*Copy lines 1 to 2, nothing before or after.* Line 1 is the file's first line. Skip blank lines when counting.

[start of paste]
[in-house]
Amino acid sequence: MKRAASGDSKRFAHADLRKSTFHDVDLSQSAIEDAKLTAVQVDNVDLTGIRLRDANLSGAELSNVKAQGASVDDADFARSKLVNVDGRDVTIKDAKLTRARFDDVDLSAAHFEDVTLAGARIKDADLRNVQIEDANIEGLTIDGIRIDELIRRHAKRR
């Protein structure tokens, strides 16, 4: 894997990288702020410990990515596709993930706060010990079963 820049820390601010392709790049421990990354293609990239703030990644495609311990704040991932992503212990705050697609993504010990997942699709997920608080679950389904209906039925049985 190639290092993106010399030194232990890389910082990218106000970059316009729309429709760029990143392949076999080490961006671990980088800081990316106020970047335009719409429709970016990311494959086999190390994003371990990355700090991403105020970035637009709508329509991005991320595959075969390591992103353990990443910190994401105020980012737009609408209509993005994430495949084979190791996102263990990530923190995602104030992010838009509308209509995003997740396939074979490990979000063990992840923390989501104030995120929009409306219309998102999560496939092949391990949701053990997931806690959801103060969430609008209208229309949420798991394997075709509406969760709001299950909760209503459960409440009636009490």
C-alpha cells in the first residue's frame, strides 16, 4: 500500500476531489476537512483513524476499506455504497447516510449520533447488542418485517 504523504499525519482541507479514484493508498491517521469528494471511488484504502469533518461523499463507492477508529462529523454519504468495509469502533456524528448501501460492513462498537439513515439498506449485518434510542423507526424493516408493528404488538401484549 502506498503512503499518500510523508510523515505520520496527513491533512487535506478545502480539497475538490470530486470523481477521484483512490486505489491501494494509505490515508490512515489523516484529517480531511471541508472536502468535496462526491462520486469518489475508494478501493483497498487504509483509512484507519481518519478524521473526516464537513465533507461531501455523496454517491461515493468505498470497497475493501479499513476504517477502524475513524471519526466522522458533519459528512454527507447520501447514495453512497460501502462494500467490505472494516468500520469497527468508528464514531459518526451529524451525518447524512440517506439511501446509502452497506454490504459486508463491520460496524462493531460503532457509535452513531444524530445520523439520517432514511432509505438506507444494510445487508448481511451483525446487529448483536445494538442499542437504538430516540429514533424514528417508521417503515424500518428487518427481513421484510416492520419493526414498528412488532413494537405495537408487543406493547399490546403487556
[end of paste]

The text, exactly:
[in-house]
Amino acid sequence: MKRAASGDSKRFAHADLRKSTFHDVDLSQSAIEDAKLTAVQVDNVDLTGIRLRDANLSGAELSNVKAQGASVDDADFARSKLVNVDGRDVTIKDAKLTRARFDDVDLSAAHFEDVTLAGARIKDADLRNVQIEDANIEGLTIDGIRIDELIRRHAKRR